TL;DR: The $\ce{N-O}$ bonds in the nitrite anion are equal, because the oxygens are equal.

Nitrous acid

It is false to say that in $\ce{HONO}$ is no resonance. And it is also wrong to say that a lack of resonance makes the bonds unequal. If the solution manual claims this, it is wrong.

Why can $\ce{HNO2}$ not have 2 possible structures where the single and double bonds switch between the two oxygens?

These are valid resonance structures of nitrous acid. You have to keep in mind though, that resonance does not change the geometry of a molecule (or molecular structure). The contribution of the Lewis structure with fewer formal charges to the total wave function will be much higher than the contribution of the other structure in this case. This is not a general statement, there are molecules where the charge separated Lewis structure has a higher contribution to the wave function.

By analogy to the anion case, there is one key question, that gives us a clue about the molecular structure: If you bind a proton to one oxygen, are both oxygen really equal anymore? In this case the symmetry of the molecule is reduced to Cs. Therefore the bonds, cannot be equal.
For this molecule you will have no problem writing a single Lewis structure that satisfies every imposed criteria.
To answer the initial question: The bonds in $\ce{HONO}$ are unequal, because the proton is bound to one of the oxygens. It is a very polar, but covalent bond. The electron density of the $\ce{N-O}$ bond is therefore shifted towards the $\ce{H-O}$ bond, and simultaneously reduced for the $\ce{N-O}$ bond when compared to the anion. Therefore the $\ce{HO-N}$ bond is longer than the $\ce{N=O}$ bond (I implied the most contributing Lewis structure here).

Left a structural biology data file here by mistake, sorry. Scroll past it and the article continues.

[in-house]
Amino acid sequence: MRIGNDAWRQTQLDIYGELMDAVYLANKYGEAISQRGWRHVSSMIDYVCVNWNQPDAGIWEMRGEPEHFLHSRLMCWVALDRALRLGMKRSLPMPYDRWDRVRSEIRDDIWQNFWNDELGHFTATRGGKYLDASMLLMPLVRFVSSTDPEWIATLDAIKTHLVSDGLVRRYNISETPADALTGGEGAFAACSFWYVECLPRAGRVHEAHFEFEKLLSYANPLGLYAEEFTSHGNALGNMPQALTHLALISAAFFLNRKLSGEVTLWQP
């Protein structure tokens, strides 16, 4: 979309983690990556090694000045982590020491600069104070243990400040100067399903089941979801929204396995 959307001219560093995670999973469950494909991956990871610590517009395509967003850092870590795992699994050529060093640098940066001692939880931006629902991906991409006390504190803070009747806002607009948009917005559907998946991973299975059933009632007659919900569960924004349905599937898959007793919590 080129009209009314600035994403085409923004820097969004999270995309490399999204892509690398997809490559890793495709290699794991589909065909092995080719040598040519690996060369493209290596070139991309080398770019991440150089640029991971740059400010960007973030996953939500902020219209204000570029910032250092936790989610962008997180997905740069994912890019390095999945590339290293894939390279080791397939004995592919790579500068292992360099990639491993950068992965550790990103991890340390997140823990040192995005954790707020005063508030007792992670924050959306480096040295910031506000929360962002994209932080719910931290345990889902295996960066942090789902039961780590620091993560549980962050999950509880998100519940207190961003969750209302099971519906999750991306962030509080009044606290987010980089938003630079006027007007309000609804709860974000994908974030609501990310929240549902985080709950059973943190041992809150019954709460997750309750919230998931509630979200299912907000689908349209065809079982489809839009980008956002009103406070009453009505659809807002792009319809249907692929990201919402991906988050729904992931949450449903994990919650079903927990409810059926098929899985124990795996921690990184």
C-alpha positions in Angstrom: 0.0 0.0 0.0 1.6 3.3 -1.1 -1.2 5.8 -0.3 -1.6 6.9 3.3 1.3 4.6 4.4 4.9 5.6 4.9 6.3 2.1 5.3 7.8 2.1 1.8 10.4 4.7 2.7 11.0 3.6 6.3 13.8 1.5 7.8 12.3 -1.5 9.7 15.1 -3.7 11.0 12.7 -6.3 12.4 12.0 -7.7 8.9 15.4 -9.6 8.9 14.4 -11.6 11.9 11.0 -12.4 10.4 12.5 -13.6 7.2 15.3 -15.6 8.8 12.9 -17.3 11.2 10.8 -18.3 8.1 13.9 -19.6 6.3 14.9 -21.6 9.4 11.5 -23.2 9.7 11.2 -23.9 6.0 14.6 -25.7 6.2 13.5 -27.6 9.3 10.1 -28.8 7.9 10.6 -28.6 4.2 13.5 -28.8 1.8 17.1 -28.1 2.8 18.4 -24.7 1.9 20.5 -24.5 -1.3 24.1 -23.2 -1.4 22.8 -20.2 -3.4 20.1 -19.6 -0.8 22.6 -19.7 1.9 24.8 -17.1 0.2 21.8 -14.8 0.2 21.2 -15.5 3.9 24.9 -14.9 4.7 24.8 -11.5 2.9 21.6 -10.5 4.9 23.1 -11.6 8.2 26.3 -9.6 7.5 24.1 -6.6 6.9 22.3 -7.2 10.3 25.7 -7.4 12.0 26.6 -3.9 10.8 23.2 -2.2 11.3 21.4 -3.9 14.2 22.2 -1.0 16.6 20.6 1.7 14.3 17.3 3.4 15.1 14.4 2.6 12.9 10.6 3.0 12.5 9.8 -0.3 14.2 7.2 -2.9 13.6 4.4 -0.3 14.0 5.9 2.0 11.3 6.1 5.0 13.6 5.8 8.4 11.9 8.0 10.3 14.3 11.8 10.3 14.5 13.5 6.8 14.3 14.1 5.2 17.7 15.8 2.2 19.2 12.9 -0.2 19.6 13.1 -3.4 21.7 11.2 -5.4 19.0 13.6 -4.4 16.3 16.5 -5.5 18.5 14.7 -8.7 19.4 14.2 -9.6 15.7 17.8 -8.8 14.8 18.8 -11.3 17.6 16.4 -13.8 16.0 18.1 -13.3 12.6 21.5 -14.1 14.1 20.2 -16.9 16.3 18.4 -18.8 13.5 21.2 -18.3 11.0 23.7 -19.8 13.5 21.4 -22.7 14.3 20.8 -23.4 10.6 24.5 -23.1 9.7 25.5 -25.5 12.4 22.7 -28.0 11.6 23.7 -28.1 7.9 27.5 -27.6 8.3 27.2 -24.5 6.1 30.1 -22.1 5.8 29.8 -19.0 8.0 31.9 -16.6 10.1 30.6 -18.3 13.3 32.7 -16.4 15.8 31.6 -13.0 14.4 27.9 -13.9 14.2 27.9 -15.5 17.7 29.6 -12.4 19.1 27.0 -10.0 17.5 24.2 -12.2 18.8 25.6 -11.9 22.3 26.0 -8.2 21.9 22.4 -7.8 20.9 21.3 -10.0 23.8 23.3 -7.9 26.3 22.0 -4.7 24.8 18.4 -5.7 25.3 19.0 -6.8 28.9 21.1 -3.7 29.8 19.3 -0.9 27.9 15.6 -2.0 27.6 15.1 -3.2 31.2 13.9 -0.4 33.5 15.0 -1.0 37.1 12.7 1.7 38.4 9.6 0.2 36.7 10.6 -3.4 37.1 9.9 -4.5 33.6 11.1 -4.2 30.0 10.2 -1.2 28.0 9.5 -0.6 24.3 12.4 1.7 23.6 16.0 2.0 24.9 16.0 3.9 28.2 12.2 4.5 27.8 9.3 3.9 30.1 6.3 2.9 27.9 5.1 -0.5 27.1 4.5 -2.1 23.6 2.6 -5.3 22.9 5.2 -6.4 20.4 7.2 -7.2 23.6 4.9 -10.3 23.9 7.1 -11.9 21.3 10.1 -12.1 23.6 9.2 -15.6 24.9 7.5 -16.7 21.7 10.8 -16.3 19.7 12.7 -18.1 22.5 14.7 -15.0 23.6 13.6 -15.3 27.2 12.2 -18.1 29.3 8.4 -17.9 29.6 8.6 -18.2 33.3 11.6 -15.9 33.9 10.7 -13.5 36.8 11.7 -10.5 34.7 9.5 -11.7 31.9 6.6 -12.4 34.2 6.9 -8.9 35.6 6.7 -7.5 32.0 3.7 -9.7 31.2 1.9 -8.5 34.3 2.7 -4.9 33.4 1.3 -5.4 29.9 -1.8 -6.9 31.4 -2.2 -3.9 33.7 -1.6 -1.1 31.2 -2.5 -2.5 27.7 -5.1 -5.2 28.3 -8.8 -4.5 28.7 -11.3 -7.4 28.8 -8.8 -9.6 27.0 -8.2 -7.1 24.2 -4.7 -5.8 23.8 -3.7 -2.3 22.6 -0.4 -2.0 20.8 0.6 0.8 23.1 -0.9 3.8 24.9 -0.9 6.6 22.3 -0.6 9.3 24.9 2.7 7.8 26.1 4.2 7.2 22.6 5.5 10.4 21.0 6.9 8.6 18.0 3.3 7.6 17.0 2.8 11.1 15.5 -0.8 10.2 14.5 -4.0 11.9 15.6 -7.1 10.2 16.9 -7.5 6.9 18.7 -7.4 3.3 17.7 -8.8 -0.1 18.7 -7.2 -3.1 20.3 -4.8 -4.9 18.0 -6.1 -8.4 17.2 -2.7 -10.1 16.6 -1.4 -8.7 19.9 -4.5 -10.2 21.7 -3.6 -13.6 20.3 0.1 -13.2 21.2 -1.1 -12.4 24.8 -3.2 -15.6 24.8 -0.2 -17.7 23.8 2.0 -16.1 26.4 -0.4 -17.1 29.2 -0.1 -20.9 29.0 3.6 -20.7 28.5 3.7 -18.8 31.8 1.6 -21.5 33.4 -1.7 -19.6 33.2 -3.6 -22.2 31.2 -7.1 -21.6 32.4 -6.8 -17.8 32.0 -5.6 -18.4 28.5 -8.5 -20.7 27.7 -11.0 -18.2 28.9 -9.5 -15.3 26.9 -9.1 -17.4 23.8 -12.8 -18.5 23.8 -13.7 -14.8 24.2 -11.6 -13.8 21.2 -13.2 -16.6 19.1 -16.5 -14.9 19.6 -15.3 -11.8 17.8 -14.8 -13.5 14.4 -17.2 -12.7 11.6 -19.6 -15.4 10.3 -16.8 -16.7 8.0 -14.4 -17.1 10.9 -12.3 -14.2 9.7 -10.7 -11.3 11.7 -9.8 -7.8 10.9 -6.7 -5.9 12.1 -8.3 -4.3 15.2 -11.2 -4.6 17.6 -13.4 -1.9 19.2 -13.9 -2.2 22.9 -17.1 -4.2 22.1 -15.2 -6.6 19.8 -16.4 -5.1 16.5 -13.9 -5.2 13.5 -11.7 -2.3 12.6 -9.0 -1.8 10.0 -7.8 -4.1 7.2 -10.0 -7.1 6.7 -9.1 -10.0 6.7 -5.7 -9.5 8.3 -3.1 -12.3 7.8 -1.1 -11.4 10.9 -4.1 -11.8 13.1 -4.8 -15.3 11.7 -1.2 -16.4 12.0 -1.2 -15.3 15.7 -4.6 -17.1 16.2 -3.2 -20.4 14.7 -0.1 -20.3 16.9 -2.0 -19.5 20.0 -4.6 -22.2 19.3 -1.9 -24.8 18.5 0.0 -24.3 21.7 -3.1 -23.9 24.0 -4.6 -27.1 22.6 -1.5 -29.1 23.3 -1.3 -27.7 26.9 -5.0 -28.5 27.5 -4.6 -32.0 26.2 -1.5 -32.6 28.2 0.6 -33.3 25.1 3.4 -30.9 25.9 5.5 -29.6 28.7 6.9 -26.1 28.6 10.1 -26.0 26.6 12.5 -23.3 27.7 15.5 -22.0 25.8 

TL;DR: The $\ce{N-O}$ bonds in the nitrous acid molecule are unequal, because the oxygens are unequal.


There frequently is the notion of a most stable resonance structure. While this is very popular, it is completely wrong. I again refer to the question What is resonance, and are resonance structures real? Resonance is used to describe the electronic structure of a molecule, there is no change in the molecular structure allowed. It is necessary to understand, that only the description in terms of all possible resonance structures is in itself correct, i.e. the theoretical limit of valence bond theory, everything else is an approximation. However, not all resonance structures will have the same contribution to the wave function. Whenever someone speaks of the most stable resonance structure, it is likely that they mean the resonance structure with the highest contribution to the wave function. But even if you know what is meant, it is still wrong to speak of a most stable resonance structure, it must be corrected.

(I currently don't have the time to provide a full fledged answer, so instead I was trying to give some pointers in the right direction. I might come back to amend it whenever I have more time.)